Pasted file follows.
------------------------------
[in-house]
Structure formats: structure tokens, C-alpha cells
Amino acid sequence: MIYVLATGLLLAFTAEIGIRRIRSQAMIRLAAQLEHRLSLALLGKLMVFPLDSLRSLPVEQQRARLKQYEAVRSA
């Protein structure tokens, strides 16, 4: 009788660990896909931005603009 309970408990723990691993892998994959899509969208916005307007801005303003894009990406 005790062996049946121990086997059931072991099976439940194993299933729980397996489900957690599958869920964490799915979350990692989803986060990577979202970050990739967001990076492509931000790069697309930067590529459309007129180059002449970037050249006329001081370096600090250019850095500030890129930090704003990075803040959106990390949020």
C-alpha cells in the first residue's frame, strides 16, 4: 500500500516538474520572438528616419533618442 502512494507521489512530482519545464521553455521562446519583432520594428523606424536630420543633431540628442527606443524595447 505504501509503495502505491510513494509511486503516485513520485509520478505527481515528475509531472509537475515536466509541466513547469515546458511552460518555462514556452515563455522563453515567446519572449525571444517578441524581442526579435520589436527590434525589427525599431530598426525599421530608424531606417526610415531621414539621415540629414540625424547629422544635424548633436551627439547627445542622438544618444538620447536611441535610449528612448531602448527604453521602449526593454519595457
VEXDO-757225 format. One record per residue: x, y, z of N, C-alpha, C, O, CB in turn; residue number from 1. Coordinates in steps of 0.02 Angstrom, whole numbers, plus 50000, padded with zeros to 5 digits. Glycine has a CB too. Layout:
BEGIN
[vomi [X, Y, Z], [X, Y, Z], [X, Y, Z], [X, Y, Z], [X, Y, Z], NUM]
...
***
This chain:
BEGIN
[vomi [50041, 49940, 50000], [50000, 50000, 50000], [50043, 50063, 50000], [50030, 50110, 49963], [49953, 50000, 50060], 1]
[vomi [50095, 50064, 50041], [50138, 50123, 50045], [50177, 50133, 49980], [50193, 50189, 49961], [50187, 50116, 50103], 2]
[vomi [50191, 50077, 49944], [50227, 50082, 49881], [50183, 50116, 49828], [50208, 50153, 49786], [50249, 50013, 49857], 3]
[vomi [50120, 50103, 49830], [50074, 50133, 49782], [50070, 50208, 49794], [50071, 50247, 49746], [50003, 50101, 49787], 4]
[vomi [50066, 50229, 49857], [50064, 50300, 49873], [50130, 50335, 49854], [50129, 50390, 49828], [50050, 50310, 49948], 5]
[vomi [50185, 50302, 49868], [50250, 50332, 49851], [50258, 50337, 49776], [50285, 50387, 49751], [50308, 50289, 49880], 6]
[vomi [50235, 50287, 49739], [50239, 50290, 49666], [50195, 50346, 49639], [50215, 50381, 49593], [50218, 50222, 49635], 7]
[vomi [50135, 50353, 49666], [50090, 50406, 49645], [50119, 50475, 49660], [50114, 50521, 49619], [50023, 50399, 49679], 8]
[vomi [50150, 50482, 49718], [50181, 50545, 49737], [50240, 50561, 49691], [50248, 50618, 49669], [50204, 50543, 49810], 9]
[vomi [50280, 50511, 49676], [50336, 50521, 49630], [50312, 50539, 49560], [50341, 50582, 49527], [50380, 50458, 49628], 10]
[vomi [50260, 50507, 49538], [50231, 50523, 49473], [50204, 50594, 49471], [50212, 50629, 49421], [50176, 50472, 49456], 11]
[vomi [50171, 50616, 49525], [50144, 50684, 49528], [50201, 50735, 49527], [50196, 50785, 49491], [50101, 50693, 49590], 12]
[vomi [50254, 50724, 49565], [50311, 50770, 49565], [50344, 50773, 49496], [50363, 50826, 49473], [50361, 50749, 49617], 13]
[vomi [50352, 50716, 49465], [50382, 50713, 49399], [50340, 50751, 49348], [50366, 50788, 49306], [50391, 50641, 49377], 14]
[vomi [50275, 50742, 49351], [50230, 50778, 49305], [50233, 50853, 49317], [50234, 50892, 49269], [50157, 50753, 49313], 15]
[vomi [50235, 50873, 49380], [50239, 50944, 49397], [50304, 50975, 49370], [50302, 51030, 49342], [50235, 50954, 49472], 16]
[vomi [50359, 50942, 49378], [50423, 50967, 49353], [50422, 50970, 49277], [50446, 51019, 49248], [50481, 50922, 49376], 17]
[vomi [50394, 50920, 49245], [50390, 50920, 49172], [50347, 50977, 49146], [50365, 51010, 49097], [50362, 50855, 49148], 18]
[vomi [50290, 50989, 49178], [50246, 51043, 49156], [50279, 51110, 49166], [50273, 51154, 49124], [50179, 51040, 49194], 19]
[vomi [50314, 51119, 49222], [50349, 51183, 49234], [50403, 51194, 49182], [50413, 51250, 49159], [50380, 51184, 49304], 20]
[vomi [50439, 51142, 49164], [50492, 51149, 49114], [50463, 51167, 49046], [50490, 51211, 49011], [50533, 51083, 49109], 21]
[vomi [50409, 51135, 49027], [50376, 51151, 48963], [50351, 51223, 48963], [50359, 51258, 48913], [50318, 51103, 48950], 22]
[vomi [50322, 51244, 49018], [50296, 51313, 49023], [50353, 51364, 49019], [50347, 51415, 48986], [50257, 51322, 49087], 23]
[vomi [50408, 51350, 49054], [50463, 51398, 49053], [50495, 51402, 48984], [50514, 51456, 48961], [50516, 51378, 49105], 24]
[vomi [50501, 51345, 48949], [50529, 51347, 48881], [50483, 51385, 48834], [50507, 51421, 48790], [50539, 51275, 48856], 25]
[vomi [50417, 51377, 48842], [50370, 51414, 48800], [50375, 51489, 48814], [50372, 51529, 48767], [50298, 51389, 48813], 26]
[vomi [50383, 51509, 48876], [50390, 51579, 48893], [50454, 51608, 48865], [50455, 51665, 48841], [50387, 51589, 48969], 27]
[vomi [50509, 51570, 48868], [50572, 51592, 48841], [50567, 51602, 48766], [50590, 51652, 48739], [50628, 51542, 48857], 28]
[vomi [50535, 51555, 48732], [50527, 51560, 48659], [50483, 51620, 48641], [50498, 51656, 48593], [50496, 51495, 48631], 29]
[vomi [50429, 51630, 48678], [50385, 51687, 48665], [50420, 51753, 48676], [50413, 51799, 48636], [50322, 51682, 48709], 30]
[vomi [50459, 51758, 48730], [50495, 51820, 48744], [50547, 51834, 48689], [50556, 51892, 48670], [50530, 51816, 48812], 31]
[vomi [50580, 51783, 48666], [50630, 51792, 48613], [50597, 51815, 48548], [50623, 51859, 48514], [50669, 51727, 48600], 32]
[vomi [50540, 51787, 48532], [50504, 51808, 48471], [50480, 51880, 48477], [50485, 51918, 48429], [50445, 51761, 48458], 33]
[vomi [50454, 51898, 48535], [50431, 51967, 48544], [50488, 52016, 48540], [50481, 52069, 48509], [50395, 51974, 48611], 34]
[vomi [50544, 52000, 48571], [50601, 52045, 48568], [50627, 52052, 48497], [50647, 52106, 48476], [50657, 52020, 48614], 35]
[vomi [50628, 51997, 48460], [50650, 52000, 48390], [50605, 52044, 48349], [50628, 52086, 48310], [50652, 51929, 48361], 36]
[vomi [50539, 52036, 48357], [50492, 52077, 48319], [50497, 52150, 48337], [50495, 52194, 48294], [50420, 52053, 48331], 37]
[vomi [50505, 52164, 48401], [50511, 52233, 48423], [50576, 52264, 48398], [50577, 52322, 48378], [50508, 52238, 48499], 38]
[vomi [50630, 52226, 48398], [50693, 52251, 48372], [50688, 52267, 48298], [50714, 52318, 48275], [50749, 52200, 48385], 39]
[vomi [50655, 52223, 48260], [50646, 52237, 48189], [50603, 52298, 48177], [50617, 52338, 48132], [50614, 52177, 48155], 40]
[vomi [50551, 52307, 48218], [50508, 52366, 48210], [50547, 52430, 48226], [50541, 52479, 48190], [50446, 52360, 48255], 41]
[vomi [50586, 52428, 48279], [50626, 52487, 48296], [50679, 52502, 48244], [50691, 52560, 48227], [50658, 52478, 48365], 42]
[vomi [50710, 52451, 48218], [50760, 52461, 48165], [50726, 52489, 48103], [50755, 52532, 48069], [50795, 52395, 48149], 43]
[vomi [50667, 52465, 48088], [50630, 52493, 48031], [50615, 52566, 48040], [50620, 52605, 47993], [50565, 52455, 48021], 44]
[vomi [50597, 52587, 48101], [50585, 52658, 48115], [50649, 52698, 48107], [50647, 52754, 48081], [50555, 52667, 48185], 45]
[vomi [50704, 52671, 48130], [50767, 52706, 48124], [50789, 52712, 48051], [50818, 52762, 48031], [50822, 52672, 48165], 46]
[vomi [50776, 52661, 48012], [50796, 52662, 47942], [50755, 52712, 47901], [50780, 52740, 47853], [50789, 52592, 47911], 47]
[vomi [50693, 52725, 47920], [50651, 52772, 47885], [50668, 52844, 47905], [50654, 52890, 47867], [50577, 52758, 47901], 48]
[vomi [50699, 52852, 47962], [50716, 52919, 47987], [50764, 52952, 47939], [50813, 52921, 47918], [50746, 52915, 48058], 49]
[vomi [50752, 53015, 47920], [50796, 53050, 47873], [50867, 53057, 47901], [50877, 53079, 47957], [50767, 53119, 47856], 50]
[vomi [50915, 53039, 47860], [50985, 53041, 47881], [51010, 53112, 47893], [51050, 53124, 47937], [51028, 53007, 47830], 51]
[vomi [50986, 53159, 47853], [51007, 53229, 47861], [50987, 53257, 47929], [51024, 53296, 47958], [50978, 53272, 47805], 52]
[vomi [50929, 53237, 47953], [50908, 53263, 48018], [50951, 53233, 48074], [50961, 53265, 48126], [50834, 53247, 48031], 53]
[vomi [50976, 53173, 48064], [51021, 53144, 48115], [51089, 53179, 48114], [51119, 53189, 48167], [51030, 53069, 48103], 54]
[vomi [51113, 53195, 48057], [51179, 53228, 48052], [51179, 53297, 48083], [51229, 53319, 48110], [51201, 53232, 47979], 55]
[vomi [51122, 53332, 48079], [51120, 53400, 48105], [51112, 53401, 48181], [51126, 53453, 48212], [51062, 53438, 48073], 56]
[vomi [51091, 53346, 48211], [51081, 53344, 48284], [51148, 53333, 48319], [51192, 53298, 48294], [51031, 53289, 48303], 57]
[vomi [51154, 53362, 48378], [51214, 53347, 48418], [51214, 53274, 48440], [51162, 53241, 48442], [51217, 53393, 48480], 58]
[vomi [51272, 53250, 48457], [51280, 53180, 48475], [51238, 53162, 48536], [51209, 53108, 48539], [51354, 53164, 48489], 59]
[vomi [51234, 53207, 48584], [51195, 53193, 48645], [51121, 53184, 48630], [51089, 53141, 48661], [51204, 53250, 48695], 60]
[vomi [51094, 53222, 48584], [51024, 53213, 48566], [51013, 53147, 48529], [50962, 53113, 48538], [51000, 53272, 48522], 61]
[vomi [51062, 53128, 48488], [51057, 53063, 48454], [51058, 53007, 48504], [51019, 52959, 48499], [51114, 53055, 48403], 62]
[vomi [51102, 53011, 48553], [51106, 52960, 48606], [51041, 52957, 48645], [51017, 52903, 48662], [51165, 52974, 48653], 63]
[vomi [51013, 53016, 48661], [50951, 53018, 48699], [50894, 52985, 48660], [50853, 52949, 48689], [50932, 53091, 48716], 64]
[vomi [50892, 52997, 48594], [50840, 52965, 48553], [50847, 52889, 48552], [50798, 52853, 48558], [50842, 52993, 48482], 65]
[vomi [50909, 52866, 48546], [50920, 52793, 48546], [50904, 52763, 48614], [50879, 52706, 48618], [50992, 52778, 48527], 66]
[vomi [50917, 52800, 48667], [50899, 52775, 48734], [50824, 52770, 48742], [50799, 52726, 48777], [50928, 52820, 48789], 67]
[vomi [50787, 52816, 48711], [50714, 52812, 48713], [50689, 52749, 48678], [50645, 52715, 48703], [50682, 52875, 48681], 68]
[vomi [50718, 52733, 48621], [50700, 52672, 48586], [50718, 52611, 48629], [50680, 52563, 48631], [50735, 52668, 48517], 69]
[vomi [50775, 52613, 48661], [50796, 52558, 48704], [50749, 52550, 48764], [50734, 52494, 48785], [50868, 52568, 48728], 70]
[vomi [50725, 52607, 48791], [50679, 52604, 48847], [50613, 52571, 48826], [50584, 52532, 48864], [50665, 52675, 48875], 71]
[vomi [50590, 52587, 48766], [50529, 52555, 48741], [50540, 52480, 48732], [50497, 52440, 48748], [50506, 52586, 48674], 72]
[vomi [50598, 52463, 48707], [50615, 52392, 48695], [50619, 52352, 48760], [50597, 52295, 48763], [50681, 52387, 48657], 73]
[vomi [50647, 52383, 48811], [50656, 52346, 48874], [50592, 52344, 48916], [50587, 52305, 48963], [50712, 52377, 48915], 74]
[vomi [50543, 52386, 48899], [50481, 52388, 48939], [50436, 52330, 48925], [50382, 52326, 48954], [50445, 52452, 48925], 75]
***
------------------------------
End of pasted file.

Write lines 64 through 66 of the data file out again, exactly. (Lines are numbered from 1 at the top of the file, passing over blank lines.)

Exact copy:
[vomi [50986, 53159, 47853], [51007, 53229, 47861], [50987, 53257, 47929], [51024, 53296, 47958], [50978, 53272, 47805], 52]
[vomi [50929, 53237, 47953], [50908, 53263, 48018], [50951, 53233, 48074], [50961, 53265, 48126], [50834, 53247, 48031], 53]
[vomi [50976, 53173, 48064], [51021, 53144, 48115], [51089, 53179, 48114], [51119, 53189, 48167], [51030, 53069, 48103], 54]